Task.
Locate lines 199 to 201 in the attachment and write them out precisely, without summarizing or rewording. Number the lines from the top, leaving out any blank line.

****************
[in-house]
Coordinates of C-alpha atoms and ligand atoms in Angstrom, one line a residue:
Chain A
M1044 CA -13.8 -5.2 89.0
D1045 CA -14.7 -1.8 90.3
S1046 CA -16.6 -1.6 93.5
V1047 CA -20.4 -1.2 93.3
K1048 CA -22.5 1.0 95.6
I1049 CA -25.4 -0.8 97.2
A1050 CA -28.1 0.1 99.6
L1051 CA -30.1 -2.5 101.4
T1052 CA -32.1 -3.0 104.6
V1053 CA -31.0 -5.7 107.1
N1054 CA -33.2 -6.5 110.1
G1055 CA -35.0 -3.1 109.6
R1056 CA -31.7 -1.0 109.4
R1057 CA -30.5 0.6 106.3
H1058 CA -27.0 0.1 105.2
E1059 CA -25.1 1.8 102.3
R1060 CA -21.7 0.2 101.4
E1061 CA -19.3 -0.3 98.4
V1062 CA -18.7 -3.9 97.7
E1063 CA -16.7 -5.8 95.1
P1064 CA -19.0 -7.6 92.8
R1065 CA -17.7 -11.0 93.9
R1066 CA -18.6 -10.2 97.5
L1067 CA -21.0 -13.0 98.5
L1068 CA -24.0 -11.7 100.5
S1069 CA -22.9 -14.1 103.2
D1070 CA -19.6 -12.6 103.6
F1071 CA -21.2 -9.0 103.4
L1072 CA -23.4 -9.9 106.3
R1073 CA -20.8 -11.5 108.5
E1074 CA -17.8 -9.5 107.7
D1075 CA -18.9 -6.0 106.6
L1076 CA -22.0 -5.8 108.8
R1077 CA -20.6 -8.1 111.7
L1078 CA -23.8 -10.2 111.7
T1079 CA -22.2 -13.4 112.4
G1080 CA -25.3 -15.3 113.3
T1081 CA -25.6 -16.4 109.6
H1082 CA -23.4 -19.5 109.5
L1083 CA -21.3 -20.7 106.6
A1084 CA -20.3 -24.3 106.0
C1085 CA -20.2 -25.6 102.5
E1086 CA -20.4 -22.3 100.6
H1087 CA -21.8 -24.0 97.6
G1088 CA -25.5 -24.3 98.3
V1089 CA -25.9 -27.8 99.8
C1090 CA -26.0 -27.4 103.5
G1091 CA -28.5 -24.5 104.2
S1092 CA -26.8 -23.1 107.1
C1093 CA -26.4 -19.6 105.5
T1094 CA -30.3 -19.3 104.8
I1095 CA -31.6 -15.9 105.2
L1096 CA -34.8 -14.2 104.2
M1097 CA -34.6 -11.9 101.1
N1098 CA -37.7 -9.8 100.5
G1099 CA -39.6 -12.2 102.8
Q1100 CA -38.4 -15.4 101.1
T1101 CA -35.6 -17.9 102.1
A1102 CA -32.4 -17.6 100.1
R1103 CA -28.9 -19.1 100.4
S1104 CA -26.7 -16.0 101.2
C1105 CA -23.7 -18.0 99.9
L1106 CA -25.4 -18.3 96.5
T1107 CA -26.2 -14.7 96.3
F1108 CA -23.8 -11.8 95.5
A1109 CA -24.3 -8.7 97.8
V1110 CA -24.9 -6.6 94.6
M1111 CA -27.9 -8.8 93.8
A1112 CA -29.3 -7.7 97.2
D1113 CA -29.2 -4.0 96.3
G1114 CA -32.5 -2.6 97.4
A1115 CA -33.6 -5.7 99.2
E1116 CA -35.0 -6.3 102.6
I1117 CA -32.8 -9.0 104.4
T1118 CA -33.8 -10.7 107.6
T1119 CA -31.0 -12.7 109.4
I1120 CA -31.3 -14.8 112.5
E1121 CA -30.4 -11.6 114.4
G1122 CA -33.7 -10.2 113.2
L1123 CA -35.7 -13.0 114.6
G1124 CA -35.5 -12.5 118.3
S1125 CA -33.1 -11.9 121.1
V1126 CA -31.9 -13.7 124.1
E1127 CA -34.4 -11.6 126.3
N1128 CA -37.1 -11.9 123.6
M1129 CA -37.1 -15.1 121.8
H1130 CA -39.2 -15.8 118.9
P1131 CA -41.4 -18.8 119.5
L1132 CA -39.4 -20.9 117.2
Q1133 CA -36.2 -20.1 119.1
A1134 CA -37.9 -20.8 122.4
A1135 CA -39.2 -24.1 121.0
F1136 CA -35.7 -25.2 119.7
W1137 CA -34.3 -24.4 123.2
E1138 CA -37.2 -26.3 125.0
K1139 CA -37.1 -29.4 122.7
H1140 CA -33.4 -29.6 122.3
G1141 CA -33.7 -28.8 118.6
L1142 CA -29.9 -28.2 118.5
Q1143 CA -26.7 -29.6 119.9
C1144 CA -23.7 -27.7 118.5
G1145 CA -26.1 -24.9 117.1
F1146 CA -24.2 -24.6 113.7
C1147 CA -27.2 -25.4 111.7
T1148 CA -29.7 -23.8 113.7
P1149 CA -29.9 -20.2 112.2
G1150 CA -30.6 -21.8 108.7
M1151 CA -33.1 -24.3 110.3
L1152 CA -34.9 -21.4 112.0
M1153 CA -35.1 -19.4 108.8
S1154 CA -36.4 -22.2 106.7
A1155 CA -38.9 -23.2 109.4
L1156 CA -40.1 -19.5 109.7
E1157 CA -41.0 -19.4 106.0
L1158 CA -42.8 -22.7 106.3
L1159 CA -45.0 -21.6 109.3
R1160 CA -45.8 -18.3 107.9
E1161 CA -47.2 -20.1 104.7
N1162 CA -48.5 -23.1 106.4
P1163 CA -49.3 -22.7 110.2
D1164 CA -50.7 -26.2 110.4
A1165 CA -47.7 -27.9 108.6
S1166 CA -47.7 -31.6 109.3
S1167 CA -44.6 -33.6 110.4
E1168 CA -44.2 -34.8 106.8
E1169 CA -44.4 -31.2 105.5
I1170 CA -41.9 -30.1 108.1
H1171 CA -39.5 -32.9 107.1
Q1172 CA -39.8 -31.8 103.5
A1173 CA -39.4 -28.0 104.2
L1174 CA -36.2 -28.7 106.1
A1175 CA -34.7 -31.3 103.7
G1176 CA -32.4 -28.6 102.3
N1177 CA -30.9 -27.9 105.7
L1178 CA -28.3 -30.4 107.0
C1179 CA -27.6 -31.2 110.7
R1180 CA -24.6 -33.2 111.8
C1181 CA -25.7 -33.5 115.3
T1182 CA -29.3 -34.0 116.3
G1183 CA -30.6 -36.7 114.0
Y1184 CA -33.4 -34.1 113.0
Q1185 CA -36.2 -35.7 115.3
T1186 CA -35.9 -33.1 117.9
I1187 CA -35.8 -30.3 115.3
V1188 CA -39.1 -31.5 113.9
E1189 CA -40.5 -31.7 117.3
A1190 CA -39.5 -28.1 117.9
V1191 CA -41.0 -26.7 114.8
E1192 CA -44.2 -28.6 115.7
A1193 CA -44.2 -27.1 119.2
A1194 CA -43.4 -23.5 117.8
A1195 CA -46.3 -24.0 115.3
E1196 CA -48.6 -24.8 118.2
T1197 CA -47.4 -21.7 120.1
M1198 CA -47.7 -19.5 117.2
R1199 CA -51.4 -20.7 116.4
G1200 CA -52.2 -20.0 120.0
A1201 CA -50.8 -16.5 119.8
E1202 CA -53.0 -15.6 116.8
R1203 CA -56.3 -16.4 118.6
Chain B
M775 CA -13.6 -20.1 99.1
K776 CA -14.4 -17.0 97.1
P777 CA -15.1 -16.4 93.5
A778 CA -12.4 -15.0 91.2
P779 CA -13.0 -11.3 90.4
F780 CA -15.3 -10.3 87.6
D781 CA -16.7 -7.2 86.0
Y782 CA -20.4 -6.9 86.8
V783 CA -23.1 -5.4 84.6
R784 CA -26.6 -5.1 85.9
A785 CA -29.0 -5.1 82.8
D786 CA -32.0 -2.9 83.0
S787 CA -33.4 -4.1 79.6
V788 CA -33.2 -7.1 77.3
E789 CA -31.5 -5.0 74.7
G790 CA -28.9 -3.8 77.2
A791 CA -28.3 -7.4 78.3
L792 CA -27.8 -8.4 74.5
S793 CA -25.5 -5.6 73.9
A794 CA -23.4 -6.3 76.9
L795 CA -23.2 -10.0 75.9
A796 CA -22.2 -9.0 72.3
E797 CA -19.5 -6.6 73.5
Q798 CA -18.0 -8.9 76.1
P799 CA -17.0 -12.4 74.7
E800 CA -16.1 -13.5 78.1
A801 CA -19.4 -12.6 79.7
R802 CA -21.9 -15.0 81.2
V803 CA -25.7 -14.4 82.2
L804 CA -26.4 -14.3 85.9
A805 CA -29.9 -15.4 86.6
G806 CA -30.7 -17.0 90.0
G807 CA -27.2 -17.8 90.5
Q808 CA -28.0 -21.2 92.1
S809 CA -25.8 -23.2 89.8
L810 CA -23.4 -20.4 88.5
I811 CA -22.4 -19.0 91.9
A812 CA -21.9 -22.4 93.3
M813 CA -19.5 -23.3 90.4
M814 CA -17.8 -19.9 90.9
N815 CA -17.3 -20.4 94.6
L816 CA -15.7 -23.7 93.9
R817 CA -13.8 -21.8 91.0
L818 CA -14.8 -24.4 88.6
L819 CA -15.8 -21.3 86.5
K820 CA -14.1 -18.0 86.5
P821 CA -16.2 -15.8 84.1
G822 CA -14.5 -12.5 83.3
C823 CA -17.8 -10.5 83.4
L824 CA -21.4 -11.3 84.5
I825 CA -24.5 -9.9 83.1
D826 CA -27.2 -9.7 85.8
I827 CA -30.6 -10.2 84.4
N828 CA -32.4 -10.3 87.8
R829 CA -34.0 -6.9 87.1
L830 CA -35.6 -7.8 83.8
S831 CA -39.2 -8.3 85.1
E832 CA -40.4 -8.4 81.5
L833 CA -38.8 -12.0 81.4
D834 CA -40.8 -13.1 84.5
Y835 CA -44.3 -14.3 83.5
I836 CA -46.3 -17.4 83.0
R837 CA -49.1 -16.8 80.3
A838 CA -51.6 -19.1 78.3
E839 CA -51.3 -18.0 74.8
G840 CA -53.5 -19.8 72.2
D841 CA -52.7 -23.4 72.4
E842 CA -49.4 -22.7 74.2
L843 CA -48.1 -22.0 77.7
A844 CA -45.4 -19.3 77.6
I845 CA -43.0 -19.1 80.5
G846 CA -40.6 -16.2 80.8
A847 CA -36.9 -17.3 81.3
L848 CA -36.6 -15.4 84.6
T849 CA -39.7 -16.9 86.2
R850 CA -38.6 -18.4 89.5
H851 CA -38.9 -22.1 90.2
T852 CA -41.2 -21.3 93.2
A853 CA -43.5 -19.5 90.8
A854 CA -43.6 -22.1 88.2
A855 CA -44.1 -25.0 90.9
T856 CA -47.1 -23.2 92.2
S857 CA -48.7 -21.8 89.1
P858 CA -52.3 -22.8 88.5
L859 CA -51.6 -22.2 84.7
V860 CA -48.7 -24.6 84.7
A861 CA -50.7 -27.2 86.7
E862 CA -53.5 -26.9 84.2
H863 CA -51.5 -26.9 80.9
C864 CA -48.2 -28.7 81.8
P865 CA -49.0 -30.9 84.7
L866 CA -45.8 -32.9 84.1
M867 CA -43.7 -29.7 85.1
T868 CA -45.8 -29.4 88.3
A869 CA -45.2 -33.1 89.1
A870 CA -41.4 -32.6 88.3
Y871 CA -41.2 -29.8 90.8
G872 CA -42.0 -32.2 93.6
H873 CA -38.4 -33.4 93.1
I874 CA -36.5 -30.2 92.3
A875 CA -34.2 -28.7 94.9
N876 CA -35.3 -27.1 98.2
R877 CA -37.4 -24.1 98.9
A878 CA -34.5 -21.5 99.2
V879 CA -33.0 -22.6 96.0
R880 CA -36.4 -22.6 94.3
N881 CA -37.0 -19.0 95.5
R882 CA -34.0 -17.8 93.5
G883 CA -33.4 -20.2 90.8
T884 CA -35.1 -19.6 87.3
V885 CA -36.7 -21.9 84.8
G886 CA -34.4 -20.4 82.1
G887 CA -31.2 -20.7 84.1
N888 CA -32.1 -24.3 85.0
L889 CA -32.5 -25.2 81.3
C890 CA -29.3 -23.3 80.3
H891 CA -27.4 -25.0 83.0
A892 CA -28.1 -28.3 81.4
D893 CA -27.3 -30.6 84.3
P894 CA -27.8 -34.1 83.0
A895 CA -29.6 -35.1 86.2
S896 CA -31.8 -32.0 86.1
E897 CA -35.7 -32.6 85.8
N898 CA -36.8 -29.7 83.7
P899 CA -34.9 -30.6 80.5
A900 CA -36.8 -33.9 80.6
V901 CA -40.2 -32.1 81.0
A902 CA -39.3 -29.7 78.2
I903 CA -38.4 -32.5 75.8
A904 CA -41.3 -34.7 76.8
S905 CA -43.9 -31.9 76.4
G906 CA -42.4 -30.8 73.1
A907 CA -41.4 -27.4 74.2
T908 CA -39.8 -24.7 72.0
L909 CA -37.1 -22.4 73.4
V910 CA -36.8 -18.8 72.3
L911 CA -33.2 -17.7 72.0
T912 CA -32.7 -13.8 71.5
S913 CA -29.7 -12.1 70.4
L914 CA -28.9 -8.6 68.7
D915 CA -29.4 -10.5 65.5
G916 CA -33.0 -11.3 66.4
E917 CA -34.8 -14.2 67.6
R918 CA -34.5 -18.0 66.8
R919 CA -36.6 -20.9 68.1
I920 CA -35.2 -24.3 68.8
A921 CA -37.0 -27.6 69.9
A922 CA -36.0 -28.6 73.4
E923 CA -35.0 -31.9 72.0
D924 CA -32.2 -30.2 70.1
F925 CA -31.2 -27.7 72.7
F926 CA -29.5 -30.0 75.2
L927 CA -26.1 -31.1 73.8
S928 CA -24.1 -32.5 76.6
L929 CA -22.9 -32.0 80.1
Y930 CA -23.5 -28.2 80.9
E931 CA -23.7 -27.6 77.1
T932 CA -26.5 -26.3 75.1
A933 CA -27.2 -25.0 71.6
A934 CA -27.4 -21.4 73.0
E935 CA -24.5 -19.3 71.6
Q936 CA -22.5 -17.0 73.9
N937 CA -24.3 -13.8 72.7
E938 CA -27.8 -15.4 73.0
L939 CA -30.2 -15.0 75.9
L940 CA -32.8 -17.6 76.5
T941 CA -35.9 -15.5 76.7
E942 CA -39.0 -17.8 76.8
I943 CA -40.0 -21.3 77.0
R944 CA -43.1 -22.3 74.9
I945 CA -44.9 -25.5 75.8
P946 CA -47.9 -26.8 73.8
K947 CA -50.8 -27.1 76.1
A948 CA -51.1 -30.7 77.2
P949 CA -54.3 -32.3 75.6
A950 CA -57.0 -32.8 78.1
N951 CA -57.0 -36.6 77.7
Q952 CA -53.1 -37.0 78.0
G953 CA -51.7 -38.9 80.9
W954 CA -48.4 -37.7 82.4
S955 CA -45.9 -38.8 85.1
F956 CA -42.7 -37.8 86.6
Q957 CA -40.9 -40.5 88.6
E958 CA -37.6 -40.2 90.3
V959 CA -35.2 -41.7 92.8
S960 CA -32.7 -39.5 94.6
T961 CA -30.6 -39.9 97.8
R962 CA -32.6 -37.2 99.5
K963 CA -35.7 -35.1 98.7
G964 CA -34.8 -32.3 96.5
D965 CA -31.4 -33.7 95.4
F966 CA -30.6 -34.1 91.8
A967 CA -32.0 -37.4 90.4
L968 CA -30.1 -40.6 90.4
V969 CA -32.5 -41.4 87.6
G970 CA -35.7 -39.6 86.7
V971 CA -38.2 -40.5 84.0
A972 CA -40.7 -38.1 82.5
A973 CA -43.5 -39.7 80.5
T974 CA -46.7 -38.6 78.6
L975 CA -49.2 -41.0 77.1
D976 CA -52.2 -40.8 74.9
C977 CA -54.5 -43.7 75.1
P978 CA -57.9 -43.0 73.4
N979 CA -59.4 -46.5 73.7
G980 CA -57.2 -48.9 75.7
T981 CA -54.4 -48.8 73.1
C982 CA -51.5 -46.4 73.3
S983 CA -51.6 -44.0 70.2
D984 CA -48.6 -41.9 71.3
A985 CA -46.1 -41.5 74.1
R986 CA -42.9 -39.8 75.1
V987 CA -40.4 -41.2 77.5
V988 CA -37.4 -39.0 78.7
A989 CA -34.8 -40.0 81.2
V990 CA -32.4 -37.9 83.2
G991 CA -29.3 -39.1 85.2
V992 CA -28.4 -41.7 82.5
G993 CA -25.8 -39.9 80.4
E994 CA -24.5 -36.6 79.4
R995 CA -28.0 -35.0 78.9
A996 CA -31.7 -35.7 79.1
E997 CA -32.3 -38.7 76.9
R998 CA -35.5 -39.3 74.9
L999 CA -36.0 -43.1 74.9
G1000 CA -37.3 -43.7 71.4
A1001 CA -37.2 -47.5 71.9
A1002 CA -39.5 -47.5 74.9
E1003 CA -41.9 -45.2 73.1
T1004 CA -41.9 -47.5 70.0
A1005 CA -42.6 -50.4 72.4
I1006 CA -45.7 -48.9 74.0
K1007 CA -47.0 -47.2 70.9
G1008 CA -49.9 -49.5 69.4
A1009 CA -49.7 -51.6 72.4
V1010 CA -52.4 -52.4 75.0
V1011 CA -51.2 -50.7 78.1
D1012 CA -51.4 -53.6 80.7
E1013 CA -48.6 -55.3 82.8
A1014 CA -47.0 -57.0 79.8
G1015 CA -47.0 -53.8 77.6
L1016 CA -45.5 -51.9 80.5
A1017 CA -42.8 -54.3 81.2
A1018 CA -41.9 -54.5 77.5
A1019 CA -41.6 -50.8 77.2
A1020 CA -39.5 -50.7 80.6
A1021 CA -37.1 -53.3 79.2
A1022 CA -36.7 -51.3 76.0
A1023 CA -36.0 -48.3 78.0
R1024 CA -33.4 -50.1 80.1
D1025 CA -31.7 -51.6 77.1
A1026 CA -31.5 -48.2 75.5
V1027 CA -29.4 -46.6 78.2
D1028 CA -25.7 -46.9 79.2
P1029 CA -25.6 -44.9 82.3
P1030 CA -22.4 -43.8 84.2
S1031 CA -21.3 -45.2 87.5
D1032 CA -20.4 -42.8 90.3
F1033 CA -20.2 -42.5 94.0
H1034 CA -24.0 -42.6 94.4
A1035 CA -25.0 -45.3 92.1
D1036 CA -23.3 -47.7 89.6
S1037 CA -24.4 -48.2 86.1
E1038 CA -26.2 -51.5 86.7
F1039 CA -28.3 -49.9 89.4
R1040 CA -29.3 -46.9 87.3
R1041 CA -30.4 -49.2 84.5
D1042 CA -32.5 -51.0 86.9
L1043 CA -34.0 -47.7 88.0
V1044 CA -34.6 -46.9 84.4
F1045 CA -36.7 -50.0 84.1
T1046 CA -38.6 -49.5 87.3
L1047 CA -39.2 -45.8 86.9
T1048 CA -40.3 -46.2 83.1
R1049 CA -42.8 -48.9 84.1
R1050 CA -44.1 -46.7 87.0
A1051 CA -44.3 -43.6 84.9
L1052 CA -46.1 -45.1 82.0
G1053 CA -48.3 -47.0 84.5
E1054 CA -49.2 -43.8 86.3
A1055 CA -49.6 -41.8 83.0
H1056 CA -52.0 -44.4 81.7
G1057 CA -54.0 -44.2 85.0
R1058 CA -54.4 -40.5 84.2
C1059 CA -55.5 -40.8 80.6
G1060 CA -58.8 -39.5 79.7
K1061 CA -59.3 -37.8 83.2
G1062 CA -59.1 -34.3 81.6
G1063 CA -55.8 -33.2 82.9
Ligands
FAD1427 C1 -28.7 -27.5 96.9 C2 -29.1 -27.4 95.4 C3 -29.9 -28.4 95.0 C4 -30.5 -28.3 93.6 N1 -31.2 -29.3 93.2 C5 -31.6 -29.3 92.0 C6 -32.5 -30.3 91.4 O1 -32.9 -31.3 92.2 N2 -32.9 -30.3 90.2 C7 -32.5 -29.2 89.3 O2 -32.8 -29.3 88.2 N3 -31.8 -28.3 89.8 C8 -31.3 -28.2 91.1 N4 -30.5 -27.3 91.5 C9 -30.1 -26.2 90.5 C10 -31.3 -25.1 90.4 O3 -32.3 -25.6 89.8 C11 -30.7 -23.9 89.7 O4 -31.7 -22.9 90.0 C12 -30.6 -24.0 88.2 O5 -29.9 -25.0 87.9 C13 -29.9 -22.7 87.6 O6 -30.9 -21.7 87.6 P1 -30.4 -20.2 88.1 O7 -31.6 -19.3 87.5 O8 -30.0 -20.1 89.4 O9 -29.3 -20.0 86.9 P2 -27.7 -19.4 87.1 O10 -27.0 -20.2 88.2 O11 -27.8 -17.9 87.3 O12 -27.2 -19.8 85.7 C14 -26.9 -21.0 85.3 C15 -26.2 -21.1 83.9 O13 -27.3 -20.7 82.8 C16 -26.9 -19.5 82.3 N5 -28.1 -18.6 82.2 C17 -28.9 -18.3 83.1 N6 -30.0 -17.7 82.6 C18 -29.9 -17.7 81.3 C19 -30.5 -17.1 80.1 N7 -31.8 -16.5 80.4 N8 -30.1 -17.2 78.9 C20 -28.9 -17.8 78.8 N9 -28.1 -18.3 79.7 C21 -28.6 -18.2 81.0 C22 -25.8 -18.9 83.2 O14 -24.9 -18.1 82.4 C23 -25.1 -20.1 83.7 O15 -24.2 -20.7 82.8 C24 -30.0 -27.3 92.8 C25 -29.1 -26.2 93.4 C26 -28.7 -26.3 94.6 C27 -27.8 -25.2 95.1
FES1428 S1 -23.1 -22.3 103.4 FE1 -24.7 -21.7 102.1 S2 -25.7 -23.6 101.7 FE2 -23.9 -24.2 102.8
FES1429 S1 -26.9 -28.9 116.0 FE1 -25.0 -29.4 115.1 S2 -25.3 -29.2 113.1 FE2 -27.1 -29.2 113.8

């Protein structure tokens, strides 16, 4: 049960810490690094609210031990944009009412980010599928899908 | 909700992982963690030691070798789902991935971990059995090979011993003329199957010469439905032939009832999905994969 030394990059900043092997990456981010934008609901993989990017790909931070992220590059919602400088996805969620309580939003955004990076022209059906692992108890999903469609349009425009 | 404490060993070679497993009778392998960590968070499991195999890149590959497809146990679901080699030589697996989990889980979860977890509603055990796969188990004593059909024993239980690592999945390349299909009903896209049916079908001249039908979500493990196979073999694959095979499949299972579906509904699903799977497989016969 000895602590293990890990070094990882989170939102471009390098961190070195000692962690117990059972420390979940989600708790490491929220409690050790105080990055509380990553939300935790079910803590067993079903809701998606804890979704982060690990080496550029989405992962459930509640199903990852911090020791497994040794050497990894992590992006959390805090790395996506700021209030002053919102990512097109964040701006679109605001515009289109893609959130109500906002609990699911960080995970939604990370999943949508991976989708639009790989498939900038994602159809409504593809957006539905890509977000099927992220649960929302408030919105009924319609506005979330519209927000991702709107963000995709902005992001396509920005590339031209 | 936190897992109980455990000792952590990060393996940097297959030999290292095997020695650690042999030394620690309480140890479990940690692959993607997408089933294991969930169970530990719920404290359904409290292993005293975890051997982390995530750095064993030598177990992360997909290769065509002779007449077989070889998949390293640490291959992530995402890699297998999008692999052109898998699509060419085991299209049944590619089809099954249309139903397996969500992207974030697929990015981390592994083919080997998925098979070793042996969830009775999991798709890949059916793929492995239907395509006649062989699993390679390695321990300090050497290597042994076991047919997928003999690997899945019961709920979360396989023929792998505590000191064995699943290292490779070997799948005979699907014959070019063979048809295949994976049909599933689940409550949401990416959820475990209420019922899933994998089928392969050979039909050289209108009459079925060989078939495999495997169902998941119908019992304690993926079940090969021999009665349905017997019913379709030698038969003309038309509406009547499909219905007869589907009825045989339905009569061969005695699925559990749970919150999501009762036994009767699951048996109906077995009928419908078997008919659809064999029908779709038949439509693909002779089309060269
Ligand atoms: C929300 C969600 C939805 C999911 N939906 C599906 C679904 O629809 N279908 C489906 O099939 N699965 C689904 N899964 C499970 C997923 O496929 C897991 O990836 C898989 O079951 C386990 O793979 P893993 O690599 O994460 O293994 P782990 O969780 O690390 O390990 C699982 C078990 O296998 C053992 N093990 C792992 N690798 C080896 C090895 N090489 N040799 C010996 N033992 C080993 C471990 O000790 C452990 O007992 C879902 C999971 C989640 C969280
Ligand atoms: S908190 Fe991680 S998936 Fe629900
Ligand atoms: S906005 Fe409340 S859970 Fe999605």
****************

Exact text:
S809 CA -25.8 -23.2 89.8
L810 CA -23.4 -20.4 88.5
I811 CA -22.4 -19.0 91.9